I’m in no special way compelled to spend a lot of time celebrating Juneteenth, a holiday marking the end of American slavery.Though many are campaigning to make this day the official Independence Celebration for Blacks, it rings as stale in my heart as spending a night watching firecrackers on a 4th of July burst over lands once toiled by my ancestors. I’d rather watch "Roots." And I don’t have a major argument why. Except to ask myself, like a young child insists on asking a parent driving them cross-country: are we there yet? Are we free yet? One of my white male friends would say yes. Relatively speaking. "Shouldn’t Blacks be happy for slavery?" he asked a while back. We were both juniors at Northwestern University then. And we had both just seen "Hotel Rwanda." Africa looked wretched for a moment. "What do you mean?" I said. "Well, if it weren’t for slavery, you’d be in Africa somewhere, probably without enough food to eat and dying of some terrible disease." "That’s the case for many Blacks here?" For example, look at HIV rates in Black communities here. They are comparable and sometimes worse than cases in Sub-Saharan Africa. Not getting it, my friend persisted. "Come on, but you get to use a laptop and technology…" See, it’s misconceptions about what freedom means like these that challenge Juneteenth and July 4th. Of course I’m free, I often think. I read The Secret, I know if I think positive thoughts, good things will happen to me and if I work and burn the midnight oil, my dreams will break free too. And many of them have. But these days, I know that this thinking, while grounded in a healthy need for people to stop being victims of their own pessimism, also avoids looking at freedom historically and asking, are we really where we should be–with Israel entering its 40th year of occupation of Palestine, and with many descendants of slaves in the South living on the brink of after Katrina. John Pilger, a white man who recently published "Freedom Next Time" would certainly doubt our freedom. He might even say the Emancipation Proclamation stopped short by writing freedom into law and not practice. At least, this is the claim his book makes about the crumbling of apartheid in South Africa and also other regions such as Iraq, India, and Afghanistan where he’s traveled extensively to learn how people have fought ugly battles to bring about democracy only for many to live today in squalid poverty. He spoke in New York earlier this month about his book. Here are some of his well-said points about investigating national tragedies like slavery and apartheid and the realities of imperial power: "Never believe anything until it is officially denied." On his book: "[It’s about] five countries where people have struggled against power for their freedom. It shows how power has treated them and how media has treated and ignored them…[It shows] the ruthlessness of power. It is a thread running through all the stories… [I found] documents that revealed how [people in power] were going to expel a population… [It’s about] people who got a glimpse of freedom but could not achieve it." "There are connections between most world crisis and imperial power." "Inequality doesn’t have to reach genocide to be wrong." Pilger also talked about the need for a world-wide boycott against Israel claiming that’s the main reason whites gave up the ailing apartheid economy in South Africa. Overall, this books has very important lessons about freedom for us all. With critical reporting and honest language, Pilger illustrates how the passage of time alone makes for an inadequate policy of social change. In addition to simply changing the color of power like in South Africa where Black leaders have replaced white leaders but virtually maintain the apartheid structures of economic oppression. If we are to be free, we must change the ethical notions of power altogether. Now that’s what I’m down for celebrating.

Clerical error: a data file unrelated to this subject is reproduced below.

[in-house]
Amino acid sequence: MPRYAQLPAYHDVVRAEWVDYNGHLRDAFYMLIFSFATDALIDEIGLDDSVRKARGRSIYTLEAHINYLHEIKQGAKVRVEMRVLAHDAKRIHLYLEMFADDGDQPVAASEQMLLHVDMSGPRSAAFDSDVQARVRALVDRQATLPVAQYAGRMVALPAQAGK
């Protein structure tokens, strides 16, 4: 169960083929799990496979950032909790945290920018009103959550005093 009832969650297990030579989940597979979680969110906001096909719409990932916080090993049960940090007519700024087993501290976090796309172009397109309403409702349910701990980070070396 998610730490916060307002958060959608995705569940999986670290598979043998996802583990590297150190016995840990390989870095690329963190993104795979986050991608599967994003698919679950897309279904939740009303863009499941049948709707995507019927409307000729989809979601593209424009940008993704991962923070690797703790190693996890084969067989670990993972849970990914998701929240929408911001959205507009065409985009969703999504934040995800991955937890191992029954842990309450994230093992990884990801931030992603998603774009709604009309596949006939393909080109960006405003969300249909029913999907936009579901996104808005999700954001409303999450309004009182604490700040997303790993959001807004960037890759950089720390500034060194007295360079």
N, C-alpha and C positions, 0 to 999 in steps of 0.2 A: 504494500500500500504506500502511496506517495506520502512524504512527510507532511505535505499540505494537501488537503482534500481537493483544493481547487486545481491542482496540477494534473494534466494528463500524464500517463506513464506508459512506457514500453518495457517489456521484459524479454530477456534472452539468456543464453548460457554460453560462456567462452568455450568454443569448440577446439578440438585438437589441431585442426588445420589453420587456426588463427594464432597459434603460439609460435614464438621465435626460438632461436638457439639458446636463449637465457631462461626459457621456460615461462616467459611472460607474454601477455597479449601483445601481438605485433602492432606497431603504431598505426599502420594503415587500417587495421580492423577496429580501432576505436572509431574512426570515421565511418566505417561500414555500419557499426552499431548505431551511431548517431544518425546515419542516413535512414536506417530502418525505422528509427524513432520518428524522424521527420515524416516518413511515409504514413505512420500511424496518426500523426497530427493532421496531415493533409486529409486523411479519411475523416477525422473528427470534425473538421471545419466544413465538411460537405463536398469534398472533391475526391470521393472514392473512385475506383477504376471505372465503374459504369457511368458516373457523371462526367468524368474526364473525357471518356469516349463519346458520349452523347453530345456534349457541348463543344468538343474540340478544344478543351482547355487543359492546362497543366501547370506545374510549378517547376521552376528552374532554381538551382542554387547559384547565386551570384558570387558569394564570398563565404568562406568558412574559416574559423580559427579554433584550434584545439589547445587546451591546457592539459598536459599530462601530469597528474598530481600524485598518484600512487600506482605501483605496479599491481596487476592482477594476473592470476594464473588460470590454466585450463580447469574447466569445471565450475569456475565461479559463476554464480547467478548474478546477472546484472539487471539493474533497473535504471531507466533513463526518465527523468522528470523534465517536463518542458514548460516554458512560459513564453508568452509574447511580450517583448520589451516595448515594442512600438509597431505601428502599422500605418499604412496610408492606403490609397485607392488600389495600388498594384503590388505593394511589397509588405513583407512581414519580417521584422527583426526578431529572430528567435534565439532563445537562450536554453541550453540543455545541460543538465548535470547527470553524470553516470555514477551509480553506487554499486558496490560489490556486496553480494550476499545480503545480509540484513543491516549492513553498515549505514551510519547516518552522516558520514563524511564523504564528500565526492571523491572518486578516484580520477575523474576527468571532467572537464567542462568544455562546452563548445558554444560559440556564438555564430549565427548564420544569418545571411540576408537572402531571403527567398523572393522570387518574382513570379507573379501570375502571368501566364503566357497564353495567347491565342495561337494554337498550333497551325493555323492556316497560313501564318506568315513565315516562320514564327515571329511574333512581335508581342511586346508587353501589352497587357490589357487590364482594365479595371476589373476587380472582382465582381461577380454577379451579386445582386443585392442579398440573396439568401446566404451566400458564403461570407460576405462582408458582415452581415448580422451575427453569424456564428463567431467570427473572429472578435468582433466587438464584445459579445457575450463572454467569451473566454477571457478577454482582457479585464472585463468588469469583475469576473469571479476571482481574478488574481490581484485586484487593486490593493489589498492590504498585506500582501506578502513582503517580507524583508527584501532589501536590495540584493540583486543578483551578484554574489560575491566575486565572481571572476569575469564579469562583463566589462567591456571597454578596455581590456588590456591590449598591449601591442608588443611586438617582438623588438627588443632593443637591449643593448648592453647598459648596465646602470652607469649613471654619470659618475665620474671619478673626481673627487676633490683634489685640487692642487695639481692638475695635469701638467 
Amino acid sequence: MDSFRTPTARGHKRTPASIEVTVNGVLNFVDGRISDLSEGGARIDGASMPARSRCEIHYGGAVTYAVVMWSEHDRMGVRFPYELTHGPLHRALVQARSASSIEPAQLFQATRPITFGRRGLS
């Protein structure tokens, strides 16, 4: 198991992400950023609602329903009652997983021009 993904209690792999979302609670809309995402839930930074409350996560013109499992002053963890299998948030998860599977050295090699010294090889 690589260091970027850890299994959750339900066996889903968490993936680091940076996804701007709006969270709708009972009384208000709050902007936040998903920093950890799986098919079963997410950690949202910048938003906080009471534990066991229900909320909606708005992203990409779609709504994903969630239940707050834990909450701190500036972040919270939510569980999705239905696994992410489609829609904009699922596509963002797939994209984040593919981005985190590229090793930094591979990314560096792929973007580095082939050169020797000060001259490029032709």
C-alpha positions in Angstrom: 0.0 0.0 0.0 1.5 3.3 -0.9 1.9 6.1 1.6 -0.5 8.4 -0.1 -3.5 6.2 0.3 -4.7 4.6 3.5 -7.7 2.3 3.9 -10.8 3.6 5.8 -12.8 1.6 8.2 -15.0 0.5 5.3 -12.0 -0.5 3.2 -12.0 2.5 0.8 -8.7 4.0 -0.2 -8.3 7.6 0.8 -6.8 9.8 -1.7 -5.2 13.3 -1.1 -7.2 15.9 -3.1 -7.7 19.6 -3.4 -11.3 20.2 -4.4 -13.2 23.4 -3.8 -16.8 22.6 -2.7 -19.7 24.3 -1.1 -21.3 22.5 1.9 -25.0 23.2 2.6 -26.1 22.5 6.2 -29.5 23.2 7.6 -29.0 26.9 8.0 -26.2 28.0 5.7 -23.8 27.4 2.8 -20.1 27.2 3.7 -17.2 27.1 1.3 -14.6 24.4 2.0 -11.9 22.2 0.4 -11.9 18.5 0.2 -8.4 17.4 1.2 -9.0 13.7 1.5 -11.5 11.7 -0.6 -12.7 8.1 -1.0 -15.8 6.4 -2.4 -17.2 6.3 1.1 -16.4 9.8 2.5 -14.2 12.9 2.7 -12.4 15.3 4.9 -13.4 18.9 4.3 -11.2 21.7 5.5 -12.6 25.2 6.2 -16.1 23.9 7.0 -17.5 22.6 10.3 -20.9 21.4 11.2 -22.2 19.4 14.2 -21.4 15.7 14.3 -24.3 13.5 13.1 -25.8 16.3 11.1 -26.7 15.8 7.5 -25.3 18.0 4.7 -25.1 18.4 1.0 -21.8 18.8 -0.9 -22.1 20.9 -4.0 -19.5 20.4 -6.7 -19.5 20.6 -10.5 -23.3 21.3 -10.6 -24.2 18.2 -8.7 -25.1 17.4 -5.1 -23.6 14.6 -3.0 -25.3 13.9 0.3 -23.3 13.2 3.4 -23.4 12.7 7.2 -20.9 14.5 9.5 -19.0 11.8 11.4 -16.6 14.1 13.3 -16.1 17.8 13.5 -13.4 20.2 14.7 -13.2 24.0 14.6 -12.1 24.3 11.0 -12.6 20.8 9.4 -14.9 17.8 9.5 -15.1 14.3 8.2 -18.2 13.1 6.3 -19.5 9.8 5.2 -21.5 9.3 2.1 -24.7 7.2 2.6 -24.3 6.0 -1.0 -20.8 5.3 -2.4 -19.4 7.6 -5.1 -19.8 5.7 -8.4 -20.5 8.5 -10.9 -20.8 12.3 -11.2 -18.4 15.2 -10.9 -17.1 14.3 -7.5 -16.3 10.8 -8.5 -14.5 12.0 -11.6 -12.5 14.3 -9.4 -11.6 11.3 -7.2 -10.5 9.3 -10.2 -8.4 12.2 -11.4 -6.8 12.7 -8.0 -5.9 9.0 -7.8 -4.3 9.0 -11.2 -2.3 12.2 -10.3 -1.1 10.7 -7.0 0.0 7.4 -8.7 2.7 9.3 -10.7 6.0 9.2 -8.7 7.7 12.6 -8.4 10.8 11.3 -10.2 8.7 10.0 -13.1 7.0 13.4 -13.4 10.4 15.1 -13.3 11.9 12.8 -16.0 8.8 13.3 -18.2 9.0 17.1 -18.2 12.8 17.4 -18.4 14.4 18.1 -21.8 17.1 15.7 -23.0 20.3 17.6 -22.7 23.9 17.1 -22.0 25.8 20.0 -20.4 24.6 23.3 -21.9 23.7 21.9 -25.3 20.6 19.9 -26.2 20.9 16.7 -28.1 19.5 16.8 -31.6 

Juneteenth & John Pilger’s “Freedom Next Time”
By Malena Amusa Jun 19, 2007